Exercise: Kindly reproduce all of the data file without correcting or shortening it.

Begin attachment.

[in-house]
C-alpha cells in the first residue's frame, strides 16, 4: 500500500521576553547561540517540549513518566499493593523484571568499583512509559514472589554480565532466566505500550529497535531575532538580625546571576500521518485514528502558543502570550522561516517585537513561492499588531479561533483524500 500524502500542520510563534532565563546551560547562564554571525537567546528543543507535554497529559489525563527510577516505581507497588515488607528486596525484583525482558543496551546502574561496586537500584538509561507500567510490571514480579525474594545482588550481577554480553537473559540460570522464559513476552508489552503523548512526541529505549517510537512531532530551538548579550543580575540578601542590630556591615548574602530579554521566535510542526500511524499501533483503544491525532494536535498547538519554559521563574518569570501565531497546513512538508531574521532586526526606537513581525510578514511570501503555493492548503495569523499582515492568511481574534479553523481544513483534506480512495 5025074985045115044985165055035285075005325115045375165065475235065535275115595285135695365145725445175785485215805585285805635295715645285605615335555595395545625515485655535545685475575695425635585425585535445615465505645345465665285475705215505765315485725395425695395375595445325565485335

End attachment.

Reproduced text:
[in-house]
C-alpha cells in the first residue's frame, strides 16, 4: 500500500521576553547561540517540549513518566499493593523484571568499583512509559514472589554480565532466566505500550529497535531575532538580625546571576500521518485514528502558543502570550522561516517585537513561492499588531479561533483524500 500524502500542520510563534532565563546551560547562564554571525537567546528543543507535554497529559489525563527510577516505581507497588515488607528486596525484583525482558543496551546502574561496586537500584538509561507500567510490571514480579525474594545482588550481577554480553537473559540460570522464559513476552508489552503523548512526541529505549517510537512531532530551538548579550543580575540578601542590630556591615548574602530579554521566535510542526500511524499501533483503544491525532494536535498547538519554559521563574518569570501565531497546513512538508531574521532586526526606537513581525510578514511570501503555493492548503495569523499582515492568511481574534479553523481544513483534506480512495 5025074985045115044985165055035285075005325115045375165065475235065535275115595285135695365145725445175785485215805585285805635295715645285605615335555595395545625515485655535545685475575695425635585425585535445615465505645345465665285475705215505765315485725395425695395375595445325565485335